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So, your mare successfully delivered a new foal. Congratulations! As this adorable animal opens its eyes for the first time, it’s beautiful to think of all the wonderful things it will experience during its lifetime. Young foals need appropriate care to grow up happy and strong, so we collected some tips to get you started.

What to Expect During the First Months

After birth, make sure that the new foal is breathing. They will need iodine solution on their umbilical stump (don’t cut it immediately), and colostrum to  avoid disease transfer. After this, observe the foal from a distance and let the mare bond with her offspring. 

They will usually attempt (and eventually succeed) to stand up within the first 30 minutes. 

Defecation of meconium also usually happens during the first half-hour. Within the next hour, instinct will kick in and it will likely seek to nurse from its mother and start to vocalize. Have a vet or horse health care professional examine your new foal within 12-24 hours post-birth.

The new foal will continue to nurse for the next few weeks, once or twice per hour. As they age, they will slowly wean off their mother’s milk and eat other horse feed. It’s recommended that the foal is weaned 5-7 months after birth.

New Foal Behavior

As the foal matures, it will spend the majority of its time napping, exploring, nursing, and playing. Socialization with other foals and mares is encouraged, as it stimulates them and gets them used to new surroundings and other people and animals.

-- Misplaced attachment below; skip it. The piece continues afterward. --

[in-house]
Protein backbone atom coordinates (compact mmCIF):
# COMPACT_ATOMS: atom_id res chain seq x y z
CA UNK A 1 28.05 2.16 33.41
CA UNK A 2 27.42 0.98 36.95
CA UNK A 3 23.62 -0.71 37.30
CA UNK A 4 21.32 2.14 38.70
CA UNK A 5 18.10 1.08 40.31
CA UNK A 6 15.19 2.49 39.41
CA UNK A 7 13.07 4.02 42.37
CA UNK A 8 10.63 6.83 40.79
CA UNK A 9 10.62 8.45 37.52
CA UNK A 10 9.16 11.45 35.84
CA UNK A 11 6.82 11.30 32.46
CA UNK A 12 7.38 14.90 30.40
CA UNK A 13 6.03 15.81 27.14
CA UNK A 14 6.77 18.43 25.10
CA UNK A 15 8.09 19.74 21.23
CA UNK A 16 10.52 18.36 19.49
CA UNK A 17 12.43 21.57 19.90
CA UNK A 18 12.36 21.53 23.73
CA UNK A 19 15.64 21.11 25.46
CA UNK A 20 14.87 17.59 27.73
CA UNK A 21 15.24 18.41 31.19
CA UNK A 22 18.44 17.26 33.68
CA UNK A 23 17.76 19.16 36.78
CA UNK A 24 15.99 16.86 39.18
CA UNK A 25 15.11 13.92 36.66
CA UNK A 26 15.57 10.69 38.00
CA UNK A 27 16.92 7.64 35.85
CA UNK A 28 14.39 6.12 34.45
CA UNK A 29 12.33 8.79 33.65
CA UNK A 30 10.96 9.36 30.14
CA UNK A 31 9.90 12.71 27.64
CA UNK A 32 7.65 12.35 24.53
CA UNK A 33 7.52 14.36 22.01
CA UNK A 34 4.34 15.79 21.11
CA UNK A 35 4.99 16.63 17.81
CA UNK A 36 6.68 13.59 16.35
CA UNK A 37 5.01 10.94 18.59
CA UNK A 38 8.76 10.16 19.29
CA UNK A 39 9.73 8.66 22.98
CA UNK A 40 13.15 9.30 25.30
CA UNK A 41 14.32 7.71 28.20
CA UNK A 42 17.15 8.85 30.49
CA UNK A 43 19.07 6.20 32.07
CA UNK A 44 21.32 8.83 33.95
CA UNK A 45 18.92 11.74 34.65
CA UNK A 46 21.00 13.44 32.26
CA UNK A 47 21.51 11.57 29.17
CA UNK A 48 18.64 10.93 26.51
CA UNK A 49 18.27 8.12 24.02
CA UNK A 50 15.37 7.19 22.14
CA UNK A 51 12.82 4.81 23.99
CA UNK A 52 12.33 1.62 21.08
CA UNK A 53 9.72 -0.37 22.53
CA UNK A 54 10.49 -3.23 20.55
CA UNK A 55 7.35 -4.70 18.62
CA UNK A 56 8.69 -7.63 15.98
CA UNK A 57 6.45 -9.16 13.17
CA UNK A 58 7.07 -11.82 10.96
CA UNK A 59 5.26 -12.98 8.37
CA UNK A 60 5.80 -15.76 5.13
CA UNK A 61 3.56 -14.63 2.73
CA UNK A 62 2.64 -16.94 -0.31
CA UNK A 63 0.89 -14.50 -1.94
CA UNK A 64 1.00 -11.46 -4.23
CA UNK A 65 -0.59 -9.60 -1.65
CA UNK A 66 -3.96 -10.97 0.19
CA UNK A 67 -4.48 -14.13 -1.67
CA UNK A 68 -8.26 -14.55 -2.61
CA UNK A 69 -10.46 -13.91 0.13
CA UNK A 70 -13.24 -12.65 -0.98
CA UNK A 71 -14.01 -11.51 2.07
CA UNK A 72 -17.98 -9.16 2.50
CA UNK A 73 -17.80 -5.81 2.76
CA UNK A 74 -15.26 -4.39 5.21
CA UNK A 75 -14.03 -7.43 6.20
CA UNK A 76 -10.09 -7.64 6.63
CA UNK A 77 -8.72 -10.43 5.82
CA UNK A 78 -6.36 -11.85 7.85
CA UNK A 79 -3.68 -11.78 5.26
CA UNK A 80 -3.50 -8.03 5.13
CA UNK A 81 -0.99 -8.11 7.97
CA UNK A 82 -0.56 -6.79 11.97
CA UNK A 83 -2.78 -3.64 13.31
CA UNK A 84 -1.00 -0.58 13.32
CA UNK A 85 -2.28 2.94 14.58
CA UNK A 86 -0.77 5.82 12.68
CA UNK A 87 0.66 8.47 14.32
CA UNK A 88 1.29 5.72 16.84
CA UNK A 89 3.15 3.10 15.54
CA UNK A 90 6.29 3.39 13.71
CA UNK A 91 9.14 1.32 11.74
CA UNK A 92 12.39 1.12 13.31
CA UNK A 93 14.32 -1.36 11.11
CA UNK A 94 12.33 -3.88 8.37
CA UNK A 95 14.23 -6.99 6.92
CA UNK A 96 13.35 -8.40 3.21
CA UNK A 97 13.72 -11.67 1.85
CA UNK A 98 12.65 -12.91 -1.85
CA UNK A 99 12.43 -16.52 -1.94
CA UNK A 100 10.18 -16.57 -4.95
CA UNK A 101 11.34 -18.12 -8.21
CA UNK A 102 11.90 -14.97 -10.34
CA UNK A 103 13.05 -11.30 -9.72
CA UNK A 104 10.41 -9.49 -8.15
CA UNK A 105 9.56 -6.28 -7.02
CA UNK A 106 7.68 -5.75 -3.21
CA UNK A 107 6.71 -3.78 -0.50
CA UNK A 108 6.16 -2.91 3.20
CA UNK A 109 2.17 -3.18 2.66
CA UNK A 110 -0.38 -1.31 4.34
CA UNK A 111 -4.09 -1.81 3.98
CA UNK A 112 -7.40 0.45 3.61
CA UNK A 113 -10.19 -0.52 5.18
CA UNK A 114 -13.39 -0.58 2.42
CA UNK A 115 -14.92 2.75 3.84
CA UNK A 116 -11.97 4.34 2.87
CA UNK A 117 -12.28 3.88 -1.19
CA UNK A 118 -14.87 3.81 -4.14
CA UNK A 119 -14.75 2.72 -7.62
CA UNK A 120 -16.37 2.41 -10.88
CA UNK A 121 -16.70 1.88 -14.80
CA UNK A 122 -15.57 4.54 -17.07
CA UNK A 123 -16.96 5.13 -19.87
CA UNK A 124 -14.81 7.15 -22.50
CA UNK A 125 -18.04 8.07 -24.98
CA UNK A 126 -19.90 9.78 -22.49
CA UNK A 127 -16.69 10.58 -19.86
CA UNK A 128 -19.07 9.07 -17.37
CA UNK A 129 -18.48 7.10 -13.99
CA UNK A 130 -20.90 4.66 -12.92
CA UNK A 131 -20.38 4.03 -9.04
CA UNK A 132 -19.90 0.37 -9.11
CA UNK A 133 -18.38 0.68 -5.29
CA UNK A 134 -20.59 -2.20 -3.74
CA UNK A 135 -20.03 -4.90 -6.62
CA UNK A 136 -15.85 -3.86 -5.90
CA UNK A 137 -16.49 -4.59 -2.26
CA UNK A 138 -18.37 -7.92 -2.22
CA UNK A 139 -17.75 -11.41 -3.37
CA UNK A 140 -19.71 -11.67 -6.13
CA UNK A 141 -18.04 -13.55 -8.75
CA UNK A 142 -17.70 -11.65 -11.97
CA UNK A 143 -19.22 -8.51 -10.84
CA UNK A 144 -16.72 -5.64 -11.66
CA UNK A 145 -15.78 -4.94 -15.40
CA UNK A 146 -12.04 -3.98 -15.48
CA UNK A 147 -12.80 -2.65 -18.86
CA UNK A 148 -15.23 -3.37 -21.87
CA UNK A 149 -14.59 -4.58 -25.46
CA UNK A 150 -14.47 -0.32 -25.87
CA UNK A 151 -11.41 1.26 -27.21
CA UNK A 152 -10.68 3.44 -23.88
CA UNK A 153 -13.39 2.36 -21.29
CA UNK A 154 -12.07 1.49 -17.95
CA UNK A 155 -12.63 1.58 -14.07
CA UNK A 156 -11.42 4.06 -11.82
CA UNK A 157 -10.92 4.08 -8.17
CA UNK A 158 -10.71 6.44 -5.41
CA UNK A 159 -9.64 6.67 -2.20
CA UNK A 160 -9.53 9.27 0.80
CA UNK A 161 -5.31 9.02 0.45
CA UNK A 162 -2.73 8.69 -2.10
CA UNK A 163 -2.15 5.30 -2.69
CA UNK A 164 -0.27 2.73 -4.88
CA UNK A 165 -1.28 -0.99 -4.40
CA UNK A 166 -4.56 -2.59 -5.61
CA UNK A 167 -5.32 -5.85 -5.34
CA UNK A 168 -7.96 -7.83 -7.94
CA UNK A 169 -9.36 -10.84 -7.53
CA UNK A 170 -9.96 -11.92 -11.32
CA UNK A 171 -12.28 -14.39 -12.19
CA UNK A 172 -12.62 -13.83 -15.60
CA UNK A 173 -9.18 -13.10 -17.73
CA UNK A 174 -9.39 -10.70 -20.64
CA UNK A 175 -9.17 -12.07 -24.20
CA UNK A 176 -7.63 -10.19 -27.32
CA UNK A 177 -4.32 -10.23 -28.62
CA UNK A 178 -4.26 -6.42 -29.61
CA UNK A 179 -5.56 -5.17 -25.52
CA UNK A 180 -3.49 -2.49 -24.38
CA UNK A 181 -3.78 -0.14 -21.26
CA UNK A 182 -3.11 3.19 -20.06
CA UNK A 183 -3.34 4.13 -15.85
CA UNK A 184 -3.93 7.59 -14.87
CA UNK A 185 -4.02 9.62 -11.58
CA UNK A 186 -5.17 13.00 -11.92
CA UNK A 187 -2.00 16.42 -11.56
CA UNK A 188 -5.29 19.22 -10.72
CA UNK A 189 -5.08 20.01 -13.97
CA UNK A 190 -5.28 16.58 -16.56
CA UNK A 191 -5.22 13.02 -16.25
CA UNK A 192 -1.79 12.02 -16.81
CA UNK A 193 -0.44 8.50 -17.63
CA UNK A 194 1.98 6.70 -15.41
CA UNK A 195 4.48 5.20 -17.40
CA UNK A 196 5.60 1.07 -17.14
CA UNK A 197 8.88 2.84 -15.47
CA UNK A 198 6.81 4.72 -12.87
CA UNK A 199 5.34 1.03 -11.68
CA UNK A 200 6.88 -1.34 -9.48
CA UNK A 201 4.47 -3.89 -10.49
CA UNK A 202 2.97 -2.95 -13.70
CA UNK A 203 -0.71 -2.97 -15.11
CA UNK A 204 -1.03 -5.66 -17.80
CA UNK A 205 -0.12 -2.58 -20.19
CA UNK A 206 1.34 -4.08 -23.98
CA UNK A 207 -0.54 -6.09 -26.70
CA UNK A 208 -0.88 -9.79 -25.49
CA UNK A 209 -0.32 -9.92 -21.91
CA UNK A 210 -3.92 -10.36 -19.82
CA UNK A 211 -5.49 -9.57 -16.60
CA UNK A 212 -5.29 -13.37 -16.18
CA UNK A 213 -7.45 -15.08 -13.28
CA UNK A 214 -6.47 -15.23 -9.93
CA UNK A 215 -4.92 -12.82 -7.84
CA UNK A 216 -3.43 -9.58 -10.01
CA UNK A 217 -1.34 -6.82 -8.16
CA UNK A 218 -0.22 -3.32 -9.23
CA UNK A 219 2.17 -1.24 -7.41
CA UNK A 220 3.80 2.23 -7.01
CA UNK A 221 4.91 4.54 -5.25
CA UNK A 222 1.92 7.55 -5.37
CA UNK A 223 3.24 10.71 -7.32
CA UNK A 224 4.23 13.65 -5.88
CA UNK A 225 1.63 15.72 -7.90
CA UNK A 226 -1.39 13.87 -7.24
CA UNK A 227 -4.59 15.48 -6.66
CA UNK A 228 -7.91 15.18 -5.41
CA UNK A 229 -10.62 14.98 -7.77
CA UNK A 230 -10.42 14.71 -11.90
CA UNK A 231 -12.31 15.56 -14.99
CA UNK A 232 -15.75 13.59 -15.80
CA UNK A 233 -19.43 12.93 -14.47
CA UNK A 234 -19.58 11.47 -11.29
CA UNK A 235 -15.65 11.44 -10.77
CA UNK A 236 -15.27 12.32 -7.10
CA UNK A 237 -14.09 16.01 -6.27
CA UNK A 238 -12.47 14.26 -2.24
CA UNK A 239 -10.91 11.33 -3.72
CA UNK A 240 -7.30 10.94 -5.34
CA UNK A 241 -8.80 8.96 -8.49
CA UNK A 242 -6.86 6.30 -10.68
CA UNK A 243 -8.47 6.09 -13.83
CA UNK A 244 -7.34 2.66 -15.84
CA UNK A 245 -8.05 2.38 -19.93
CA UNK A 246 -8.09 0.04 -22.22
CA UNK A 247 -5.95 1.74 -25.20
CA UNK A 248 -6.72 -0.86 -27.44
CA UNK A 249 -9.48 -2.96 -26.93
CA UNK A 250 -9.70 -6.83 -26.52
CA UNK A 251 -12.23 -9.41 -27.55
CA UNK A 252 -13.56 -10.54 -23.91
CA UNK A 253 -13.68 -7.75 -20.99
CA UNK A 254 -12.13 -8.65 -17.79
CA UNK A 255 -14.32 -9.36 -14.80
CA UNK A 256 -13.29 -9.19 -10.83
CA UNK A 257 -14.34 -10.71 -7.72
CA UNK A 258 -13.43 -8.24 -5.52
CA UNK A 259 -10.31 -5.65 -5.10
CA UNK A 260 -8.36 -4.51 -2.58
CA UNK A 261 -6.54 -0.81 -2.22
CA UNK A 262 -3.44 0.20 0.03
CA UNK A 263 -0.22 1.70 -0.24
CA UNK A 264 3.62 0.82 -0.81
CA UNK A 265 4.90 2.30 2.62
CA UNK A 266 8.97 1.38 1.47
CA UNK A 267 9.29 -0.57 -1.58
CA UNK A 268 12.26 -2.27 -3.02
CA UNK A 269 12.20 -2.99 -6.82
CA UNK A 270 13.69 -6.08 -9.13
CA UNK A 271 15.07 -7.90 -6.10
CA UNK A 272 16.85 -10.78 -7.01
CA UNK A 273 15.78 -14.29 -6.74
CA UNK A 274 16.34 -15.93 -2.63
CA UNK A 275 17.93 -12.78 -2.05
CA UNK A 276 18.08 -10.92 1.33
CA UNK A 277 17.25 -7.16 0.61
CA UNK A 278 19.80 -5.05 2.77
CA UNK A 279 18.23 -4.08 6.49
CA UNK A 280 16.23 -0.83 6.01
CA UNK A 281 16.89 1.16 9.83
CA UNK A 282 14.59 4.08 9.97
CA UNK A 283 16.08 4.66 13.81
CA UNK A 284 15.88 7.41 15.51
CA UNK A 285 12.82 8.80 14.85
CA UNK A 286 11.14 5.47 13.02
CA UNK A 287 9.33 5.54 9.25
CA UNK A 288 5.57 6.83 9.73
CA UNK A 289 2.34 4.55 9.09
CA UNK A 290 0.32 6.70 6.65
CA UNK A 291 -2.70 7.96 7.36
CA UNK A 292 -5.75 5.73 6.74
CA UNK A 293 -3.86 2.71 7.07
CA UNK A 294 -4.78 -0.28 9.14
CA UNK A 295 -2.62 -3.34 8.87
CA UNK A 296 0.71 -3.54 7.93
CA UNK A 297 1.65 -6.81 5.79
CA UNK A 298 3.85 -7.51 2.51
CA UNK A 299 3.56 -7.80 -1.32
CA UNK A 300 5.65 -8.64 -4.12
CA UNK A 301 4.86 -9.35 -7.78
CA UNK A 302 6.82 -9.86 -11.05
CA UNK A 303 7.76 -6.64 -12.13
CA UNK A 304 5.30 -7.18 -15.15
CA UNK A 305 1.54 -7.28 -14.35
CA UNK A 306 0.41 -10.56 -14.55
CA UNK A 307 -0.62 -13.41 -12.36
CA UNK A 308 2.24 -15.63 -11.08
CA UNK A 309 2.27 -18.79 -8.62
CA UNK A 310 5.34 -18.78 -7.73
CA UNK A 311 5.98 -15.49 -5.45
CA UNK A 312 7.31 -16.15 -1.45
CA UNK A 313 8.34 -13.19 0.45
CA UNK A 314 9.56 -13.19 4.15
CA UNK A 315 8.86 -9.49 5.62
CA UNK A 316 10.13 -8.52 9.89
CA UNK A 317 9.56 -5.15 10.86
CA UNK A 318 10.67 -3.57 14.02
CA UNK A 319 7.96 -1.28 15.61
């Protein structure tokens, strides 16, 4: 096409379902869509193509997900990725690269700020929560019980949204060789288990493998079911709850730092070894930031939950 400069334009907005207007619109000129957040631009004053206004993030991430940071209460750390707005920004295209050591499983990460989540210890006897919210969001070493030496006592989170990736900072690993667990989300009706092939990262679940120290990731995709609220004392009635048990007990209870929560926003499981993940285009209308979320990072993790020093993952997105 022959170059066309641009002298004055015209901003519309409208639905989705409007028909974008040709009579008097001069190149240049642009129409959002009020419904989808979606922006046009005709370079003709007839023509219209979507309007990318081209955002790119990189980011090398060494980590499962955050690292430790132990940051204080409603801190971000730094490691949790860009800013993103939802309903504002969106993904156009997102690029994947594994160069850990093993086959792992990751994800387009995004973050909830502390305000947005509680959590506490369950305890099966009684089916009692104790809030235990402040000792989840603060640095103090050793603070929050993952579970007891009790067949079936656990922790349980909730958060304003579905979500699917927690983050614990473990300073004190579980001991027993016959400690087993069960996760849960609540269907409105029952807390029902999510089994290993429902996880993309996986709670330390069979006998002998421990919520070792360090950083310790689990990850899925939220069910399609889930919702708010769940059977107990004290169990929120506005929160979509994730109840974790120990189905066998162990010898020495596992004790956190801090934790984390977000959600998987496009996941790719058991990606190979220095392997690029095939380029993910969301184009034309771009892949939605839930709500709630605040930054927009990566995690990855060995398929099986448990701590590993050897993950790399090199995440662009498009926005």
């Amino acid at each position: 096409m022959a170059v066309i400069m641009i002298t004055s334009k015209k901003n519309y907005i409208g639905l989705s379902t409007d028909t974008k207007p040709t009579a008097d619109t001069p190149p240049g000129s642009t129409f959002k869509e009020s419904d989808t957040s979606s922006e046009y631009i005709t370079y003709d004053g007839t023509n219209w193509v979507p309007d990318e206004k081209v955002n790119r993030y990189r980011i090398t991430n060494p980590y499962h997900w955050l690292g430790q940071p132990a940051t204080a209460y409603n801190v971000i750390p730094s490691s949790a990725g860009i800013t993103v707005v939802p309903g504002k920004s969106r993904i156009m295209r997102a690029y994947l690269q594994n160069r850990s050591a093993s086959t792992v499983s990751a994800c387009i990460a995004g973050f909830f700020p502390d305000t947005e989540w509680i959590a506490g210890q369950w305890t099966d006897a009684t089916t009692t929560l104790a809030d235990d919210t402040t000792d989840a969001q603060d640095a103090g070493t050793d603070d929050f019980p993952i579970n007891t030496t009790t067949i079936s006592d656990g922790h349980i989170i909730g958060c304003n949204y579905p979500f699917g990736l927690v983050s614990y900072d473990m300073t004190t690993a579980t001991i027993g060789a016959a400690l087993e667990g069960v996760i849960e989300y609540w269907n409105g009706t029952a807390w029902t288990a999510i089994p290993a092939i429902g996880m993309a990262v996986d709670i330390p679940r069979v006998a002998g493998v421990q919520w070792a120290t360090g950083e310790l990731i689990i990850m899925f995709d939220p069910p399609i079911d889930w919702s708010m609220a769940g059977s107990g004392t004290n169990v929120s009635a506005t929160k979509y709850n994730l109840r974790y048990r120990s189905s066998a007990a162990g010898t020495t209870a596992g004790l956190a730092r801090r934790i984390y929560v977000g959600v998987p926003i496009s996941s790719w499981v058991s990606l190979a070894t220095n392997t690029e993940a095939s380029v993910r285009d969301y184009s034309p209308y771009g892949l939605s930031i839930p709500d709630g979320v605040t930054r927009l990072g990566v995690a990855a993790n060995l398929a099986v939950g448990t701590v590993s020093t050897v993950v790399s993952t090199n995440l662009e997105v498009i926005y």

Foals will be naturally curious about their surroundings, and often a bit awkward in their movements until they get the whole walking thing mastered. Allow them to explore safe environments with supervision.

Discourage potentially harmful behaviors such as biting and kicking, as these behaviors will not age well. It may be small and cute now, but a full grown horse is very strong and can do some real damage to itself and others if you aren’t careful. A gentle bop on the nose paired with stern vocalization will let the foal know not to do that action. Be consistent with your reprimanding, and not too harsh.

How to Train Your Foal

Exposure, in various aspects, are very important in the early stages of a horse’s life. As I mentioned earlier, having your new foal interact with people, objects, and other animals will discourage fear and aggression. There are many opportunities to train and get them used to their environment – let’s go through a few.

Picking up the new foal’s hoof will get them used to future horseshoe fittings, filing, and other important grooming practices. You can also fit a halter on the foal to get it used to the feel of it, but make sure you are always supervising your foal when it has this on so they do not get tangled or injure themselves by mistake. 

Attaching a lead to the halter and practicing walking can also be done, but take your time with this. You can continue to train them as they age, so try not to over-work your new foal. Work in short sessions, pay attention to their body language, and remember to have fun! 

Things to Keep in Mind

Phew, that was a lot of information. I know that caring for a foal may seem intimidating because of their fragile nature, but with the correct knowledge and preparation, you’ll have a handle on it in no time.

 If you ever have any questions about training or anything related to horse health care, contact the team at BRD Vet Rx. We care for every horse and want to give them the best life that they can have (and have been for almost 100 years!).

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